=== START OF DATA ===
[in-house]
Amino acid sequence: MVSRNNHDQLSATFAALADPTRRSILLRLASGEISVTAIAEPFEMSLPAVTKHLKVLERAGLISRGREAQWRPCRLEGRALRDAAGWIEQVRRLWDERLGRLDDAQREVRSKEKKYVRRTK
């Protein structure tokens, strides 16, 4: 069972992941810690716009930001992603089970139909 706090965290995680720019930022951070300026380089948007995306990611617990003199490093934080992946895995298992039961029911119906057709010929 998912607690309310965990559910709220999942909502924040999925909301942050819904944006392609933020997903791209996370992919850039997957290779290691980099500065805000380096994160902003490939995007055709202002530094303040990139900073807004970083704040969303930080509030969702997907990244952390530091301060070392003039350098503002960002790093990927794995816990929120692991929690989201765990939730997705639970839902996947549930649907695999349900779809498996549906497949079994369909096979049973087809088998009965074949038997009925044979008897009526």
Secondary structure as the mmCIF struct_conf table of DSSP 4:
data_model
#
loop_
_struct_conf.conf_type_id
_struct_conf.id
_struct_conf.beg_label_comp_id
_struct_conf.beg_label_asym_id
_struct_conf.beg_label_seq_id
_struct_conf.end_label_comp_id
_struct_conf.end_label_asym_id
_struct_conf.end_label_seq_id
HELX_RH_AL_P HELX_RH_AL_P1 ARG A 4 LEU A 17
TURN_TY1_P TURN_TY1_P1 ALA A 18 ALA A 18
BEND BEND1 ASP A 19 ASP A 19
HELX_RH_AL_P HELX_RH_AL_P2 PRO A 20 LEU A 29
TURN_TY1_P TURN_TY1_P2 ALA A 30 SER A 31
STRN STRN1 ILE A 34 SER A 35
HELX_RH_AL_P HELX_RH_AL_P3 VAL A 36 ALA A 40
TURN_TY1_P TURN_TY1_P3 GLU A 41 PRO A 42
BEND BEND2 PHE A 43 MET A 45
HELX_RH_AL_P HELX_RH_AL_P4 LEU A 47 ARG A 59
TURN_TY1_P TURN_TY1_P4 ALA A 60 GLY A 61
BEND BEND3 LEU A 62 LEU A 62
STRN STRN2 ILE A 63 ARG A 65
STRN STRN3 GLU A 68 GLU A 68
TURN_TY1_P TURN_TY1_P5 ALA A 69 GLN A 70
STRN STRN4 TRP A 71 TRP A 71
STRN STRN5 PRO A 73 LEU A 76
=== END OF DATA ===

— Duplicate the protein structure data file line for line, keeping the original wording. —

[in-house]
Amino acid sequence: MVSRNNHDQLSATFAALADPTRRSILLRLASGEISVTAIAEPFEMSLPAVTKHLKVLERAGLISRGREAQWRPCRLEGRALRDAAGWIEQVRRLWDERLGRLDDAQREVRSKEKKYVRRTK
């Protein structure tokens, strides 16, 4: 069972992941810690716009930001992603089970139909 706090965290995680720019930022951070300026380089948007995306990611617990003199490093934080992946895995298992039961029911119906057709010929 998912607690309310965990559910709220999942909502924040999925909301942050819904944006392609933020997903791209996370992919850039997957290779290691980099500065805000380096994160902003490939995007055709202002530094303040990139900073807004970083704040969303930080509030969702997907990244952390530091301060070392003039350098503002960002790093990927794995816990929120692991929690989201765990939730997705639970839902996947549930649907695999349900779809498996549906497949079994369909096979049973087809088998009965074949038997009925044979008897009526």
Secondary structure as the mmCIF struct_conf table of DSSP 4:
data_model
#
loop_
_struct_conf.conf_type_id
_struct_conf.id
_struct_conf.beg_label_comp_id
_struct_conf.beg_label_asym_id
_struct_conf.beg_label_seq_id
_struct_conf.end_label_comp_id
_struct_conf.end_label_asym_id
_struct_conf.end_label_seq_id
HELX_RH_AL_P HELX_RH_AL_P1 ARG A 4 LEU A 17
TURN_TY1_P TURN_TY1_P1 ALA A 18 ALA A 18
BEND BEND1 ASP A 19 ASP A 19
HELX_RH_AL_P HELX_RH_AL_P2 PRO A 20 LEU A 29
TURN_TY1_P TURN_TY1_P2 ALA A 30 SER A 31
STRN STRN1 ILE A 34 SER A 35
HELX_RH_AL_P HELX_RH_AL_P3 VAL A 36 ALA A 40
TURN_TY1_P TURN_TY1_P3 GLU A 41 PRO A 42
BEND BEND2 PHE A 43 MET A 45
HELX_RH_AL_P HELX_RH_AL_P4 LEU A 47 ARG A 59
TURN_TY1_P TURN_TY1_P4 ALA A 60 GLY A 61
BEND BEND3 LEU A 62 LEU A 62
STRN STRN2 ILE A 63 ARG A 65
STRN STRN3 GLU A 68 GLU A 68
TURN_TY1_P TURN_TY1_P5 ALA A 69 GLN A 70
STRN STRN4 TRP A 71 TRP A 71
STRN STRN5 PRO A 73 LEU A 76